Additionally, he underlined how it could be implemented in Modern Distributed “Intelligence Edge”, both acting and storing data locally. The product that they have built has an incredibly high functionality and can incorporate in-storage image classification and image similarity search as well as many other types of AI software. Their “unique, innovative and disruptive technology”, Nader concluded, allows any business to scale up without data storage issues. Also, they have managed to prevent CDN Encryption bottlenecks by providing a computational storage system that decreases the CPU and the user’s TCO as well as lowering the latency.

Benjamin Schilz, Co-Founder of Acorus Networks, began his presentation by underlining how his company has changed the archaic nature of DDoS (Distributed Denial of Service) mitigation. DDoS attacks occur around 10 million times a year, with the aim “to block a system, web service or company network” stated Benjamin. All online services are at risk, from “ecommerce to SaaS” with the attacks becoming increasingly easier to launch and being even more sophisticated and potent. Benjamin used the recent example of a series of DDoS attacks that brought down the whole of Sweden’s train network by targeting their signalling system.

benjamin schilz

Benjamin underlined how Acorus rethinks the way that we protect these services. His company has taken outdated forms of mitigation, originally done using onsite appliances, in a similar fashion to firewall deployment, and built a worldwide network of scrubbing centers that process the data as close to the source as possible. With new undetectable probe techniques appearing in attacks, strategically timed so they do not appear on graph data, Acorus felt the necessity to build a “performance and security centric” network that protects a company “no matter where”. Benjamin concluded by saying that a business should expect “the best service during an attack, not the best effort”. To combat this, Acorus are “moving DDoS mitigation to the Edge era” with “ongoing deployment” as close to the source as it can get.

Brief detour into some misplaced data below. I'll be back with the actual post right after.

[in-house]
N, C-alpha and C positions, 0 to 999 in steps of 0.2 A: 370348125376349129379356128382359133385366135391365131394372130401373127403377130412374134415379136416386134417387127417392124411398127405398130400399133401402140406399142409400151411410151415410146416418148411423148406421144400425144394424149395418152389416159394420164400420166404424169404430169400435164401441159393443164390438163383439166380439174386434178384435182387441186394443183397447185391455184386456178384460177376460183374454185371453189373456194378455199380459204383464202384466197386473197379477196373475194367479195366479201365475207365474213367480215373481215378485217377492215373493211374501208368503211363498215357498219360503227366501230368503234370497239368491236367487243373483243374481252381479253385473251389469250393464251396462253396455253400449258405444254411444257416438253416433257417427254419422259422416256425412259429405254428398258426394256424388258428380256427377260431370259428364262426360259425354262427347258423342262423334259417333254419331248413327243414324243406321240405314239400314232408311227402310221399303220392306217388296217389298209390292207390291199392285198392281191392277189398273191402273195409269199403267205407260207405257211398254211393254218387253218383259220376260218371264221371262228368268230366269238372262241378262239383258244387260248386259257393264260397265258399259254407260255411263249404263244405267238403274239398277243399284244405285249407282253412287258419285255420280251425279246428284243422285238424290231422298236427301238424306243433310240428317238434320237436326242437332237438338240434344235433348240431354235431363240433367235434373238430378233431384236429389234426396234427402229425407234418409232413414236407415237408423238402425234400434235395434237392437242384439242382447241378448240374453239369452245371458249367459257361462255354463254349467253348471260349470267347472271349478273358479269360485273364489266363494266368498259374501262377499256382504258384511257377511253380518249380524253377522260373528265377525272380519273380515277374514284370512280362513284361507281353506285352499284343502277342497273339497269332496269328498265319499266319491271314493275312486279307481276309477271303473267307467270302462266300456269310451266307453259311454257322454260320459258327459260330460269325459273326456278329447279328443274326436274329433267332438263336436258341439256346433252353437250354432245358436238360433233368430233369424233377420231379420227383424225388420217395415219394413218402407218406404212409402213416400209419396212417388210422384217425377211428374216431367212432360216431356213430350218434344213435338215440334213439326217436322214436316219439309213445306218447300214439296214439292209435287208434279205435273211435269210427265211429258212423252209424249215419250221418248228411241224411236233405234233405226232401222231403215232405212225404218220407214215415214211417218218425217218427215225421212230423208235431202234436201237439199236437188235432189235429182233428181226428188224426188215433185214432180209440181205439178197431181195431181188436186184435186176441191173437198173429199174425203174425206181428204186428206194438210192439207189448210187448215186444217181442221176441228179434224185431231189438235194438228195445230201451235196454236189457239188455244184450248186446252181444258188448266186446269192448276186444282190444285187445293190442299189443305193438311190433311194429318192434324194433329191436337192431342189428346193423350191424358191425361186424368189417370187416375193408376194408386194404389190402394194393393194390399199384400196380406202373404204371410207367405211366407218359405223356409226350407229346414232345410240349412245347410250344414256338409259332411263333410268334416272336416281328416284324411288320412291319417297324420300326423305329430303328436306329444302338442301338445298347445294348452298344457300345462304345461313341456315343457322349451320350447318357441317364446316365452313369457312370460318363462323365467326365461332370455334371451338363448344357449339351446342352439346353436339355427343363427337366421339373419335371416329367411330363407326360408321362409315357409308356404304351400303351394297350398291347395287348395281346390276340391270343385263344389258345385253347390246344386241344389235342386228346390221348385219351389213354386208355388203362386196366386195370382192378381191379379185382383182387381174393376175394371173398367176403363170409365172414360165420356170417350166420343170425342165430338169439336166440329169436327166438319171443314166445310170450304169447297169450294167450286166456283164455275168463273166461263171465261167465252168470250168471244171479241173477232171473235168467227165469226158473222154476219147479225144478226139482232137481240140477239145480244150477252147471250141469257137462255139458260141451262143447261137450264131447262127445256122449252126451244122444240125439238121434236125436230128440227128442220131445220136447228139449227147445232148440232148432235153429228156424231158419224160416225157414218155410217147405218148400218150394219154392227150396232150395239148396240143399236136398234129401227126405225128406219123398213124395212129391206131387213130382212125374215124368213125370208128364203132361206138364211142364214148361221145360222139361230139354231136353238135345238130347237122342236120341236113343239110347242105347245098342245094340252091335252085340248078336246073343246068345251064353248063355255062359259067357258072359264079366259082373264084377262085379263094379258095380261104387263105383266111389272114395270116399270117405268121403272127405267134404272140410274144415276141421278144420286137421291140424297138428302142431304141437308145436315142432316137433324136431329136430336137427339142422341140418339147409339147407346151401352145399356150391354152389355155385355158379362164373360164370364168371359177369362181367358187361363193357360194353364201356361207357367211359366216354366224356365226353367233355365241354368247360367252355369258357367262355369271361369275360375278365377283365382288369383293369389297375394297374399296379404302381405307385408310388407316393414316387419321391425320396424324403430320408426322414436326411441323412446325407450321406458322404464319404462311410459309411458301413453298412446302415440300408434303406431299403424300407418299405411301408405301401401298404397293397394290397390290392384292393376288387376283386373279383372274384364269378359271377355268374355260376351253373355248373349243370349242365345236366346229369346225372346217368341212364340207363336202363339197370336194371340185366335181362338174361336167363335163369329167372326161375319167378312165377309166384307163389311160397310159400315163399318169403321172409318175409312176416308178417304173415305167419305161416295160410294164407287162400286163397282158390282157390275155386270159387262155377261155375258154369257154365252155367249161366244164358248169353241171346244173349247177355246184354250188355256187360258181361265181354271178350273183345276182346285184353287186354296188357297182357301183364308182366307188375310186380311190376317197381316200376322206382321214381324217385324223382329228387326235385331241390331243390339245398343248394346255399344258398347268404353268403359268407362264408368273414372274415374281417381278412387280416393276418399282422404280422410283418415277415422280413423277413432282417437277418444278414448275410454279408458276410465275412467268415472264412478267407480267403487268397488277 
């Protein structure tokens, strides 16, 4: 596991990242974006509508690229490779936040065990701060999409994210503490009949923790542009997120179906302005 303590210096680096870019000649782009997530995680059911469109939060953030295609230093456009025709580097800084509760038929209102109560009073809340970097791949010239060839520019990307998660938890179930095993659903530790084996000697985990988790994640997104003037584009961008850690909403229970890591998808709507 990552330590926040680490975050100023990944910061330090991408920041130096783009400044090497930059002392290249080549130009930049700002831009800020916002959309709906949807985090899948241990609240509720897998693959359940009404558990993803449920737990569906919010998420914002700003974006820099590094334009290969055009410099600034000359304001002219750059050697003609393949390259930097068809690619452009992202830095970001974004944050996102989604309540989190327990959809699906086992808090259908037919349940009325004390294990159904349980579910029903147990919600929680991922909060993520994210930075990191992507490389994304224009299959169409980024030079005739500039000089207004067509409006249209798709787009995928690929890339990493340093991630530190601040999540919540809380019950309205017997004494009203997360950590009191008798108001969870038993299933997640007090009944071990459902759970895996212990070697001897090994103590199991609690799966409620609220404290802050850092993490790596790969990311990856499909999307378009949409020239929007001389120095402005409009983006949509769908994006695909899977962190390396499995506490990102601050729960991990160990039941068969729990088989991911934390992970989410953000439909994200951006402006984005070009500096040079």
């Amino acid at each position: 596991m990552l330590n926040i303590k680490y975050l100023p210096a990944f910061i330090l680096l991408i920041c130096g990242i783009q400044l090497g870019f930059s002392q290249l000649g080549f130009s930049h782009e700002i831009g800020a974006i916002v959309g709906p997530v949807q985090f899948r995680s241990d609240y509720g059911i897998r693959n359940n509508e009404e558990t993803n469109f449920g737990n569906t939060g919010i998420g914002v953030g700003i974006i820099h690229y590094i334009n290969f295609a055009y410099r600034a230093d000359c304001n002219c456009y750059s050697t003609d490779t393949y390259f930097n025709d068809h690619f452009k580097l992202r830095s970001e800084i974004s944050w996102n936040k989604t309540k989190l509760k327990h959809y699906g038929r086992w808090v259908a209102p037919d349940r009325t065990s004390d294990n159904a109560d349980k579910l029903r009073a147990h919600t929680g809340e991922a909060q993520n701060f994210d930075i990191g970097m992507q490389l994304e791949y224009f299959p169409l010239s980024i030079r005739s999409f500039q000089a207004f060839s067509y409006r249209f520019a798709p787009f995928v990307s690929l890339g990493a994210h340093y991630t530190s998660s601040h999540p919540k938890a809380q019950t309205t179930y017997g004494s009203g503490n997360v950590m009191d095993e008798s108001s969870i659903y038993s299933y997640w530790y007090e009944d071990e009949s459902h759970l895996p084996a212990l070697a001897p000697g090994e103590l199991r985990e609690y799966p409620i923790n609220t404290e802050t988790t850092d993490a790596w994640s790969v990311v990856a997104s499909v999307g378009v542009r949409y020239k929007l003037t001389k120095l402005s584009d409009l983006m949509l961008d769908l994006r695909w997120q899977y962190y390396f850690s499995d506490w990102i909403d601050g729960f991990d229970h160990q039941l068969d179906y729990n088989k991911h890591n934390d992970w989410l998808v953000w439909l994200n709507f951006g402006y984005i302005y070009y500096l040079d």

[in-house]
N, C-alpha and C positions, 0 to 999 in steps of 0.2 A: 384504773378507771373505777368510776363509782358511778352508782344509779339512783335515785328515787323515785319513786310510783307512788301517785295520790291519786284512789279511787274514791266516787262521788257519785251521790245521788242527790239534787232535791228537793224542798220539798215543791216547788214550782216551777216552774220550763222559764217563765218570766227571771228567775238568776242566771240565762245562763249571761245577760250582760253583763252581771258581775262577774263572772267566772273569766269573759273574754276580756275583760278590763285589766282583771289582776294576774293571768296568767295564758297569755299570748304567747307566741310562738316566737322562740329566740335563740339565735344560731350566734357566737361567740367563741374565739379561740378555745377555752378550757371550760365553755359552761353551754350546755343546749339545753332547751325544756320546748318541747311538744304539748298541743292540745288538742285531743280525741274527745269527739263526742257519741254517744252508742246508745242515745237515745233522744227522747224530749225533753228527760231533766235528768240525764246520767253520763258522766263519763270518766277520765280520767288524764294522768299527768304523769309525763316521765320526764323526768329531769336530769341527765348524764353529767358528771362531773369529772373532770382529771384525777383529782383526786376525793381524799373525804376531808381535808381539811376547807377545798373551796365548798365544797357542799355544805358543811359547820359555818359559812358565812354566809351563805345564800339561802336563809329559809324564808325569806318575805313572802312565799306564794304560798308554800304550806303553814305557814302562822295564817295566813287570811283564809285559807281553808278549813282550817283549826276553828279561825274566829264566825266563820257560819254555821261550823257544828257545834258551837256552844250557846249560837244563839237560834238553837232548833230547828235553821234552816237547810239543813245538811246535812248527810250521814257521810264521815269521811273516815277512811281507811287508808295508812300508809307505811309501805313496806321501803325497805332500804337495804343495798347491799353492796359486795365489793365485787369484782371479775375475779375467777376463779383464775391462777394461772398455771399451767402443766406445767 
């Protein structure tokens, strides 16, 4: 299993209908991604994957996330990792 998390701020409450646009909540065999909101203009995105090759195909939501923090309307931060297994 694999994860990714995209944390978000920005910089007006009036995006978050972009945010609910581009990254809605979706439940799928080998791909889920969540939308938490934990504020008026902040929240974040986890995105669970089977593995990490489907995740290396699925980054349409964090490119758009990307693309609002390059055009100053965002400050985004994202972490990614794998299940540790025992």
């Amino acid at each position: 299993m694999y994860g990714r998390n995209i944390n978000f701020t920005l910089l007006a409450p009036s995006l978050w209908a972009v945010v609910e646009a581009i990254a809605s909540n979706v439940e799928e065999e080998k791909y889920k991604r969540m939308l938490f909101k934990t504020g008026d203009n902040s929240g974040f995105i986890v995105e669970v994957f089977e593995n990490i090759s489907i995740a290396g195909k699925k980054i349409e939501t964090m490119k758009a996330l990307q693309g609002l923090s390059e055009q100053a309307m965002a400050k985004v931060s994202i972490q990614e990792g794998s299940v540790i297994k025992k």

Mario Trentini, R&D Director of Product at Mipsology, was next to talk about his team’s product Zebra, a computation for Deep Learning. The French startup was founded four years ago and designs high-performance Deep Learning solutions using FPGAs. Mario began by highlighting the significant growth of machine learning in the last few years. “There are two main steps to machine learning,’’ continued Mario, firstly “Training (or learning)”, involving a data scientist creating neural networks with the ability to learn from existing data, and secondly “inference”, using the results of the training to answer a question. With more complex neural networks being created, powerful CPUs and GPUs are needed to meet their targets for program execution. Mario discussed the decision process behind the choice of using FPGAs to run their Machine Learning software, underlining how they have managed to mask the complexity and design difficulty behind programming them yet still managed to bring the “high performance and flexibility” that makes them stand out from other processing units.


Zebra can fit anywhere: “in data centers, Edge or embedded”. Mario underlined that alongside this universality, it is also incredibly easy to use. It is “fully integrated for DL inference computing” and works with all neural networks. He pointed out several use cases surrounding video and images, demonstrating its practicality in object detection and segmentation. Mario closed his presentation by showing how their performance is increasing fourfold each year, bringing with it a lower price and recurring cost.